... And God Created Woman
Aside from its fantastic title and postcard-baiting locales a Europe-attracted Alfred Hitchcock would kill to claim for himself, Roger Vadim’s … And God Created Woman has little going for it besides Brigitte Bardot’s face and body. Only for so long can a shapely eyeful cover up a lacking of substance, though, and Bardot doesn’t have the charisma of Marilyn Monroe and Vadim isn’t as joyous a filmmaker as, say, Russ Meyer.
This is a movie triple-X by 1956’s critera but tediously G by 2016’s. Plenty of movies as old as your favorite senior citizen have remained steamy over the years — fact is is that … And God Created Woman is all hype and no delivery, the sixty-year-old cinematic equivalent of Pitchfork’s most widely covered new artist of 2010 to never have quite made it.
Bardot, of course, is a credible actress in her own right, one who would eventually headline vehicles worthy of her sex kitten persona (a la 1963’s Le Mepris and 1965’s Viva Maria!). But … And God Created Woman, despite knowing how to competently photograph her, makes for a flat melodrama that would benefit from Peyton Place (1957) theatricality. Softened by censors and given the stagey cinematographic trappings tacked on by CinemaScope, little heat is generated; carnality is something one has to search for, considering just how toned down Bardot’s sexuality is and how wooden every performance surrounding her is.
In the movie, Bardot is Juliette Hardy, an eighteen-year-old orphan so sexually insatiable that her appetite can perhaps only parallel that of a twelve-year-old boy. But the difference lies in that she’s actually getting some, and that the opposite sex actually takes her seriously (or, at least, takes her seriously as a one-night lay to be forgotten about). And she likes that attention: nothing much stops her from sunbathing nude, from socializing with the flirty vigor of a randy vixen, from sleeping around like a Long Island Lolita waiting for her Joey Buttafuoco. Her adoptive parents are perpetually on the edge of sending her back to the orphanage. The town seems ready to banish her at any given moment.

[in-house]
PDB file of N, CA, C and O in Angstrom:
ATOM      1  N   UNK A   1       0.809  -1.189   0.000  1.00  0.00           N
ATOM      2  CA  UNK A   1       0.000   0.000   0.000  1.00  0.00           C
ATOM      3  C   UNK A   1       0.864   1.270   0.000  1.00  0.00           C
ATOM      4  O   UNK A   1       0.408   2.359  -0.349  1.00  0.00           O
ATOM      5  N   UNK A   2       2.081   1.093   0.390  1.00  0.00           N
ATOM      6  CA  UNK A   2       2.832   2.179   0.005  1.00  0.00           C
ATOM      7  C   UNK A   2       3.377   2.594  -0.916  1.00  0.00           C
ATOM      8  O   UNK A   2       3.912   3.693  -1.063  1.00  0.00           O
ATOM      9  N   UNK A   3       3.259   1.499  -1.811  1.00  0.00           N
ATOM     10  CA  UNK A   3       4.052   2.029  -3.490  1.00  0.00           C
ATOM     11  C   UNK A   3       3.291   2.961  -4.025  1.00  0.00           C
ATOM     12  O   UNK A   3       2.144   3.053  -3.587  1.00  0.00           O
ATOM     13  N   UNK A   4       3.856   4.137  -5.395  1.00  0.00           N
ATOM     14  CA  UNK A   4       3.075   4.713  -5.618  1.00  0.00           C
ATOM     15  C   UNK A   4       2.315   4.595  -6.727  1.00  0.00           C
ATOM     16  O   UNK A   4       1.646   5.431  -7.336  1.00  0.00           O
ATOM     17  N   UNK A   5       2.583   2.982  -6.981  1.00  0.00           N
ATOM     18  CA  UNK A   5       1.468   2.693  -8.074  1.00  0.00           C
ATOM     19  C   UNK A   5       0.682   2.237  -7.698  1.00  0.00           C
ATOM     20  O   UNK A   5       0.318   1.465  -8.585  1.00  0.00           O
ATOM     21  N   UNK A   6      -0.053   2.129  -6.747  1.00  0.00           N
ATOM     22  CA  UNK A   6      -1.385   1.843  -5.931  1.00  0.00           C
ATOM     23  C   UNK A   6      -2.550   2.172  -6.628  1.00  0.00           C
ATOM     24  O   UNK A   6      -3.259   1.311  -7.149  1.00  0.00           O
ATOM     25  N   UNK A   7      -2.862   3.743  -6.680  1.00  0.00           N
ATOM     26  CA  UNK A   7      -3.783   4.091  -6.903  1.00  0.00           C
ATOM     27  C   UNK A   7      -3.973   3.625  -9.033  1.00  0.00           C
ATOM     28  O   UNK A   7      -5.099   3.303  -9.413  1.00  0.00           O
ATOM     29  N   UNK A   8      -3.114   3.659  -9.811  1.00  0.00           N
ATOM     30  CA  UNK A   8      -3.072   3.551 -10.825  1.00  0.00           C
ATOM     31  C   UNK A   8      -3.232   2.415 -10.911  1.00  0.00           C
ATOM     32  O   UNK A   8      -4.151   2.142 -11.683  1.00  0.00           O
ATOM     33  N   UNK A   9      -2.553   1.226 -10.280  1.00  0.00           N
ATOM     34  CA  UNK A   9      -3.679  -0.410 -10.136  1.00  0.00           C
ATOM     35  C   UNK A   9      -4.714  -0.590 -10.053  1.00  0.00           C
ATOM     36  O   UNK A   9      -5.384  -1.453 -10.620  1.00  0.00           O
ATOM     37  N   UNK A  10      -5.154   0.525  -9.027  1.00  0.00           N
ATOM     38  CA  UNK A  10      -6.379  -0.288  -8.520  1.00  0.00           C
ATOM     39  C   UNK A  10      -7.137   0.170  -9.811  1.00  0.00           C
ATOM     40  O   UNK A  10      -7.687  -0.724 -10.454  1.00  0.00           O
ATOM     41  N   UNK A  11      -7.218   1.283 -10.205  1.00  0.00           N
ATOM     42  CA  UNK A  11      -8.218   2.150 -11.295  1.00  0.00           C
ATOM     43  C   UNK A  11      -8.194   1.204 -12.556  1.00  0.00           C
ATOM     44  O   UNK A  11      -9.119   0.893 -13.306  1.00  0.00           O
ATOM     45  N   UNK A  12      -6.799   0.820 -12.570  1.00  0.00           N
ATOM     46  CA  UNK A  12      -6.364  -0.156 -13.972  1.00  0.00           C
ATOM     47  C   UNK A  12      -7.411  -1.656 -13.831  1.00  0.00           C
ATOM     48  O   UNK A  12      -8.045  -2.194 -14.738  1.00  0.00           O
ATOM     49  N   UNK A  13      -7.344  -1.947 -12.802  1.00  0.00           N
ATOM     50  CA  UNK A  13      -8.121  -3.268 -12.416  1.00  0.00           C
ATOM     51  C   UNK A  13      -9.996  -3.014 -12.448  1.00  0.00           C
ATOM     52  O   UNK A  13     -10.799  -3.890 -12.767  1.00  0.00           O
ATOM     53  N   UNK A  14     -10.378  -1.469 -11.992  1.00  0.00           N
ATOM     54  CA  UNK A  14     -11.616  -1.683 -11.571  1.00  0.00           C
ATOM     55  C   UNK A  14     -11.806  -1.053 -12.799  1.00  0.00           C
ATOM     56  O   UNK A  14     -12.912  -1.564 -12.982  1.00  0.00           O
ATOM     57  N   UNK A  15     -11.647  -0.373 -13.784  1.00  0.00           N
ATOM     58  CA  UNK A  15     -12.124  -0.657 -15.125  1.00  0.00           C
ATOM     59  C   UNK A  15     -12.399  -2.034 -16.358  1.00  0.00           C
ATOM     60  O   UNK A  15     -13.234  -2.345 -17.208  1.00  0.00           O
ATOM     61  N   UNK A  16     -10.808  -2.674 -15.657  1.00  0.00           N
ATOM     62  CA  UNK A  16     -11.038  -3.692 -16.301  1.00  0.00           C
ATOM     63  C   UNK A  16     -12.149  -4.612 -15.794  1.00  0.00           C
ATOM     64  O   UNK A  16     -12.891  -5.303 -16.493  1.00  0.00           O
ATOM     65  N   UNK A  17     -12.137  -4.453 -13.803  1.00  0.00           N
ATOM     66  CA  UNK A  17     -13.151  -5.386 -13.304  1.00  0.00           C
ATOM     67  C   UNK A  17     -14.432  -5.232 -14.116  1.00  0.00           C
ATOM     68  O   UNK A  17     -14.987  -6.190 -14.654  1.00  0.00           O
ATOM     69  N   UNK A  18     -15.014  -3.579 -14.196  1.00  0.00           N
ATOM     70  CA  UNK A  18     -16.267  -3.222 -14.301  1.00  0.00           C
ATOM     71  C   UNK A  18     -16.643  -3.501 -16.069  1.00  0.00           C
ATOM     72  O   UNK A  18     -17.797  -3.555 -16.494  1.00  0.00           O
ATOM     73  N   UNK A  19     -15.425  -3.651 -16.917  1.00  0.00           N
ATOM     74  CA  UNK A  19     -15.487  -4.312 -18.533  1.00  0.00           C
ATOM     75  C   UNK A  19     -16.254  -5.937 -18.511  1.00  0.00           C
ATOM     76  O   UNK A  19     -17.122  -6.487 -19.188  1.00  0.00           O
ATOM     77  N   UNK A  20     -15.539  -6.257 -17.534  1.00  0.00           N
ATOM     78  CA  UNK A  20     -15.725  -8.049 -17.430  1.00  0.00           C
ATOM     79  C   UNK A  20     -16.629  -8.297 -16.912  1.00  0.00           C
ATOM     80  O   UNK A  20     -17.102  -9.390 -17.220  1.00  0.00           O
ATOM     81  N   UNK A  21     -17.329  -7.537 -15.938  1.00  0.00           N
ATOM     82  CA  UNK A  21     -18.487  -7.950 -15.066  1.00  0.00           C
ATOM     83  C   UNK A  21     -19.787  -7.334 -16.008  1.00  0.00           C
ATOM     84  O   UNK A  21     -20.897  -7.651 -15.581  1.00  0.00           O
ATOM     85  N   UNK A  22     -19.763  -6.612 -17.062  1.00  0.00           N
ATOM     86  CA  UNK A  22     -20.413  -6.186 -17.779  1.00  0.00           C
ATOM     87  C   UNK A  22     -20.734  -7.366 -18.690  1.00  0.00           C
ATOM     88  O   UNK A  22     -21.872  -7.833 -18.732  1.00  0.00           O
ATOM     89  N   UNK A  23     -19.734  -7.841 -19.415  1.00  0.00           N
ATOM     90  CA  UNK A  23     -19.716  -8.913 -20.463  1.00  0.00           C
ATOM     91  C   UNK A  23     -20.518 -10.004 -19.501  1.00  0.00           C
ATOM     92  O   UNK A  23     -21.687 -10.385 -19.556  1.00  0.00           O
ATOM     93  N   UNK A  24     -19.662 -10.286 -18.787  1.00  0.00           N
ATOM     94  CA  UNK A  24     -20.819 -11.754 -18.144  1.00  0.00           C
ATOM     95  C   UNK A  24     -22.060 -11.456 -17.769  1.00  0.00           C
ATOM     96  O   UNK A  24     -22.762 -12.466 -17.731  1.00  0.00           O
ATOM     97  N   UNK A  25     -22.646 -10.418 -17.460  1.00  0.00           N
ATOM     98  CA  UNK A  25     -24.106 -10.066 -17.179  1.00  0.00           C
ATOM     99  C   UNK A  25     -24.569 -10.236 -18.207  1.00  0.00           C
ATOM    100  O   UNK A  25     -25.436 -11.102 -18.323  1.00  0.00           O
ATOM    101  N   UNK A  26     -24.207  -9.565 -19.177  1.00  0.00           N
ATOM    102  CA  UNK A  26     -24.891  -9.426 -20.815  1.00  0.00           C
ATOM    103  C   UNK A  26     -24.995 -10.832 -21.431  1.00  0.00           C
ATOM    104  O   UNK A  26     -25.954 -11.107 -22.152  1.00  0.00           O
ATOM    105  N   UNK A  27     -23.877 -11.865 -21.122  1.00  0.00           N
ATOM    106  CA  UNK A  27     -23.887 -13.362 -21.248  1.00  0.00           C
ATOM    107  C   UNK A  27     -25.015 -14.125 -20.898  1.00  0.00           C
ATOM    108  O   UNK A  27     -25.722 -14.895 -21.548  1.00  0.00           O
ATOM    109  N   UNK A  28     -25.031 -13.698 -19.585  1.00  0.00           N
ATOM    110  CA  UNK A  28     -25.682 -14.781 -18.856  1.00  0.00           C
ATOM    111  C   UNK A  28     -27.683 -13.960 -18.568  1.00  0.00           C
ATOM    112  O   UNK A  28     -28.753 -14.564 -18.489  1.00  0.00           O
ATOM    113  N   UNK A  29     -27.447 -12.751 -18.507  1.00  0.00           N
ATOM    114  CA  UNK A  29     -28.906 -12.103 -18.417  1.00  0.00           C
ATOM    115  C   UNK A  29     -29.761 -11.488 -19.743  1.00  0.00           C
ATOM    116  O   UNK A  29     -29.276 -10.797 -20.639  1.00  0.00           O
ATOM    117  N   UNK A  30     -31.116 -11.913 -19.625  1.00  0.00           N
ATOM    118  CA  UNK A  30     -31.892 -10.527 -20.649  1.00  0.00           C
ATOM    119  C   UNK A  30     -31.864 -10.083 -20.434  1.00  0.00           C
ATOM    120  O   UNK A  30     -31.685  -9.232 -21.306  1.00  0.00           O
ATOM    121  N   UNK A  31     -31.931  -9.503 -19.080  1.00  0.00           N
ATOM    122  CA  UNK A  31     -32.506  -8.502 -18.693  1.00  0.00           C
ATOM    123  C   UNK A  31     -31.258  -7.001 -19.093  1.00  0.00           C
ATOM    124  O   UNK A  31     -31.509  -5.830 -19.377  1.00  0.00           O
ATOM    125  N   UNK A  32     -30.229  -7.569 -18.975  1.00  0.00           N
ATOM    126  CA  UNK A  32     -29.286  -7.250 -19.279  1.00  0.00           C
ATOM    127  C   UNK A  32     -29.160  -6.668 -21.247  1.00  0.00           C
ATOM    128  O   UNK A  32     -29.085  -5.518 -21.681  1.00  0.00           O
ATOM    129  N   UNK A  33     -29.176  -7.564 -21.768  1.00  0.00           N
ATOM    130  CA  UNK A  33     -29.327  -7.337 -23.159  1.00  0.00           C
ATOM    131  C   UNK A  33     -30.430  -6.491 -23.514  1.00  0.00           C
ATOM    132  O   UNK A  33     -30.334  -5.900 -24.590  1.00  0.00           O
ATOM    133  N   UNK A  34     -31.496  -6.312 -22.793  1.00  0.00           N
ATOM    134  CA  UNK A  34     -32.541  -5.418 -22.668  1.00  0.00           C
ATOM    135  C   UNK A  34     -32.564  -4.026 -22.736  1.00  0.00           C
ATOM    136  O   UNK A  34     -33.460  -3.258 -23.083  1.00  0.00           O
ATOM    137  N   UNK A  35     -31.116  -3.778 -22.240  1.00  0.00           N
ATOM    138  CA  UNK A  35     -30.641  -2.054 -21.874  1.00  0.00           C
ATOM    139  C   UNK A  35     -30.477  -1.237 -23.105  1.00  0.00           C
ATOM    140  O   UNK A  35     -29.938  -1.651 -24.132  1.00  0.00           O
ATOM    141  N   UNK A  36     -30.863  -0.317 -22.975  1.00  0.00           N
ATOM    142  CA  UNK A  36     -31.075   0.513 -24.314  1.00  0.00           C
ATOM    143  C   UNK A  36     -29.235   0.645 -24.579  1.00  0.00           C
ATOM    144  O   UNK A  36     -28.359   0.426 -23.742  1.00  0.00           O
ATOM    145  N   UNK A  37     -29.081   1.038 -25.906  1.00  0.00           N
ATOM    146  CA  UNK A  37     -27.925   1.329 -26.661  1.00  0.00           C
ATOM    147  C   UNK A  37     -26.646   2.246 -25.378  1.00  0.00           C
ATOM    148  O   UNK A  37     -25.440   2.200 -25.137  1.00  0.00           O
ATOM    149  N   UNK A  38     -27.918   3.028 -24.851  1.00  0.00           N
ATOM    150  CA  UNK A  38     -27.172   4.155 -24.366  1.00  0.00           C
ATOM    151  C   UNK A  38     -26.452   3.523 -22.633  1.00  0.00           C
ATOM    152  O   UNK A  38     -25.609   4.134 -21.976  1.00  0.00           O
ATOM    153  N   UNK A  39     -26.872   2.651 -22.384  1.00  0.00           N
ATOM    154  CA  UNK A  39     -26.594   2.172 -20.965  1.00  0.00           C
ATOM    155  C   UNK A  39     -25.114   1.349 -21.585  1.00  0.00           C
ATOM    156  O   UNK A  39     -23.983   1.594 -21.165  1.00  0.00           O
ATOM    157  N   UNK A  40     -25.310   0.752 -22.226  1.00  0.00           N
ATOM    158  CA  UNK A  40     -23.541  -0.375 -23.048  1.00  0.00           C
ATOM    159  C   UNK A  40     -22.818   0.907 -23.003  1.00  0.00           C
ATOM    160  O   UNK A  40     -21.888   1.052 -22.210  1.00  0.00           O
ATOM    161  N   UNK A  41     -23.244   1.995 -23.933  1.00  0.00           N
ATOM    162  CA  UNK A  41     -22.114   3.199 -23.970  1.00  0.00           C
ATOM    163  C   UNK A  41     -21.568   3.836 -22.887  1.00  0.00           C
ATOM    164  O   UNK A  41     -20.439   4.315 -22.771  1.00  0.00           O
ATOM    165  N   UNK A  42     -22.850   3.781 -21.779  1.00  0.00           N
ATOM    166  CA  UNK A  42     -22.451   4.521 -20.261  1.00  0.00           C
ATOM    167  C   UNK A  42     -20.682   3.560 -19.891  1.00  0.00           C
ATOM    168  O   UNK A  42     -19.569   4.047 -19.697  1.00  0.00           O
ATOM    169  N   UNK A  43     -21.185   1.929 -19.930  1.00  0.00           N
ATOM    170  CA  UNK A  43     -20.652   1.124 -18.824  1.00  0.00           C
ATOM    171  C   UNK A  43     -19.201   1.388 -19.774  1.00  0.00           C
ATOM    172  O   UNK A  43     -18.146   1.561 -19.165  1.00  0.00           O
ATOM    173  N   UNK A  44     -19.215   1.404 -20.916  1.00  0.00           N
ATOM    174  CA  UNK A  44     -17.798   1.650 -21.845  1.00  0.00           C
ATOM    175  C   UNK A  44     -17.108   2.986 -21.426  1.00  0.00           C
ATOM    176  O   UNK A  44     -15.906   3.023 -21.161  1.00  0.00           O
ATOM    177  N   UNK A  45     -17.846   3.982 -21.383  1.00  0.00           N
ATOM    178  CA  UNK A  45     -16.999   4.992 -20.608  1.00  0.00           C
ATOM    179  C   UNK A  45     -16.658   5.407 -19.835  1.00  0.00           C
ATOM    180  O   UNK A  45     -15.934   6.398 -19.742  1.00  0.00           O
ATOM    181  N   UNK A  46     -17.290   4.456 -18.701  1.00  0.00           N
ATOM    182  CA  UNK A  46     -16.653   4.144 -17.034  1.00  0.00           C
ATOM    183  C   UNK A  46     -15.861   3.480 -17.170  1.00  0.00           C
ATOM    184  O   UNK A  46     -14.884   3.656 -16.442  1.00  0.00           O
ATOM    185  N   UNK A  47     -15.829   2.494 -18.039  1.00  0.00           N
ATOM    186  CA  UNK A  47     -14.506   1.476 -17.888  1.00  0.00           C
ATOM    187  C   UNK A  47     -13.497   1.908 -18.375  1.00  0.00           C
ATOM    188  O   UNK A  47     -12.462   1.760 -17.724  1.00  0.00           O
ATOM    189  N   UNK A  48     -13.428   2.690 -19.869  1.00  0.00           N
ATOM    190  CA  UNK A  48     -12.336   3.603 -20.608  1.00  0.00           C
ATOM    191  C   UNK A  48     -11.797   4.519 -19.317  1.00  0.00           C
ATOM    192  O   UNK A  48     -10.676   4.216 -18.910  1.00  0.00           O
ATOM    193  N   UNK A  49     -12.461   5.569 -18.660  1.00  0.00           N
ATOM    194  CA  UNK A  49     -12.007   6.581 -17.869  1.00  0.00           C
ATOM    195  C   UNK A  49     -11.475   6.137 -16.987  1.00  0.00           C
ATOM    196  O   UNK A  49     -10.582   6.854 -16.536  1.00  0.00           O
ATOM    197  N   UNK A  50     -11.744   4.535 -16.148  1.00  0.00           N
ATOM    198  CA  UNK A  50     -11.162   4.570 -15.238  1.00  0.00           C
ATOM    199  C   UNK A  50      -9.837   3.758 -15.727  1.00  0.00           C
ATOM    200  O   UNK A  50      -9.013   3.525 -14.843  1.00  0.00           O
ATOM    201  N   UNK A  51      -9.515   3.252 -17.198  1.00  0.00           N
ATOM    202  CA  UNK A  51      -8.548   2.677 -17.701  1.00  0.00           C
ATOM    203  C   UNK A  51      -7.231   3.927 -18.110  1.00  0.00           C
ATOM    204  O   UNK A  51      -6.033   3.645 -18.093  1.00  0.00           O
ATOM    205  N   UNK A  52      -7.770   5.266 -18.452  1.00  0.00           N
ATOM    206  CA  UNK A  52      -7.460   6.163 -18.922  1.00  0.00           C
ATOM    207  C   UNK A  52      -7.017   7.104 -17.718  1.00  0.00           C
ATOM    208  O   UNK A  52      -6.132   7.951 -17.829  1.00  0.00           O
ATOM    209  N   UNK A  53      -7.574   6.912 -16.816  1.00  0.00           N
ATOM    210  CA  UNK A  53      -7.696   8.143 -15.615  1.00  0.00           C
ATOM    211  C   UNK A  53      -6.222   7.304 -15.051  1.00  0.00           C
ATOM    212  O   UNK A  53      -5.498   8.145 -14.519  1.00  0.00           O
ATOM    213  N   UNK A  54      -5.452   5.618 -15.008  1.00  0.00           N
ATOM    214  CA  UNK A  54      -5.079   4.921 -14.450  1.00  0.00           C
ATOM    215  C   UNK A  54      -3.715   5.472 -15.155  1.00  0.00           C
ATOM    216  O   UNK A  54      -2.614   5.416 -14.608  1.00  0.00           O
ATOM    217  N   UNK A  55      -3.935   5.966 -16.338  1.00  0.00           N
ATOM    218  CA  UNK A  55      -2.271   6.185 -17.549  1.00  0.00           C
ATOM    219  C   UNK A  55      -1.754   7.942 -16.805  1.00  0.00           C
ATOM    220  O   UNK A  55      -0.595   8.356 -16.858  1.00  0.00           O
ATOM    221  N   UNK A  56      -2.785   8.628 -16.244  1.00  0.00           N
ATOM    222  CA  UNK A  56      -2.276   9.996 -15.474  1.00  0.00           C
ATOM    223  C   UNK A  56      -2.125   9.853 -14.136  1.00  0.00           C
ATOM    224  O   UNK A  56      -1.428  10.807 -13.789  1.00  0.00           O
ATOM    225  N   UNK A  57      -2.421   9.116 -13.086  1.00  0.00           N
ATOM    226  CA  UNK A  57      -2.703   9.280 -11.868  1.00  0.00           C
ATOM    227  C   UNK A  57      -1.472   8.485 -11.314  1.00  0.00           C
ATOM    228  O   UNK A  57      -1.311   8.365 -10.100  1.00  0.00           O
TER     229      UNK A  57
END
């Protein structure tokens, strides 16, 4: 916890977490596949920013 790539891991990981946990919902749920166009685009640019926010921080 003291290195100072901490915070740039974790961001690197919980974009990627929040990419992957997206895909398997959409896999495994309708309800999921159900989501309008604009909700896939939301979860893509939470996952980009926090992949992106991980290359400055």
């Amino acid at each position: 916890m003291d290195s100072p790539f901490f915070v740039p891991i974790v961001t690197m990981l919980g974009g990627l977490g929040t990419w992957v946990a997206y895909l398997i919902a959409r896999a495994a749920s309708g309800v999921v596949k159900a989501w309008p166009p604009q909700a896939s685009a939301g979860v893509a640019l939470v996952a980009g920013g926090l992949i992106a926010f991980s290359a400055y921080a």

The liberated girl would rather live a life where she's free to use to her body as a weapon. But since the conservative culture in which she’s living would prefer she be the virgin in white instead of the temptress in black lingerie, she ultimately conforms and marries the twenty-one-year-old square Michel (Jean-Louis Trintignant), whom she weds as a way to get closer to his rugged older brother (Christian Marquand). But no matter the circumstances, … And God Created Woman is about the taming of this sexpot, and that, in itself, is a bore.
Because we don’t necessarily want to see Juliette comply with what society wants— from Sharon Stone in Basic Instinct (1992) to Lily Powers in Baby Face (1933), we want to compulsively watch as Juliette uses men as a way to propel herself to the top. There’s a fascinating power to that dynamic, especially in a cinematic landscape afraid to express itself sexually. Vadim’s reasoning to only slightly challenge the censors is disappointing — we want to see … And God Created Woman push further than Lolita (1962). Dismaying, then, that it's little more than a vaguely more risqué Sandra Dee vehicle.
But in spite of its paltriness, … And God Created Woman still warrants viewing as a result of the thrill of seeing Bardot at her prime. Maybe everything around her is not as electrifying to behold as she is. But so intriguing for the eyes and the loins is she that we don’t much care if there’s nothing else to attach ourselves to. It’s only after watching the movie that we come to our senses. C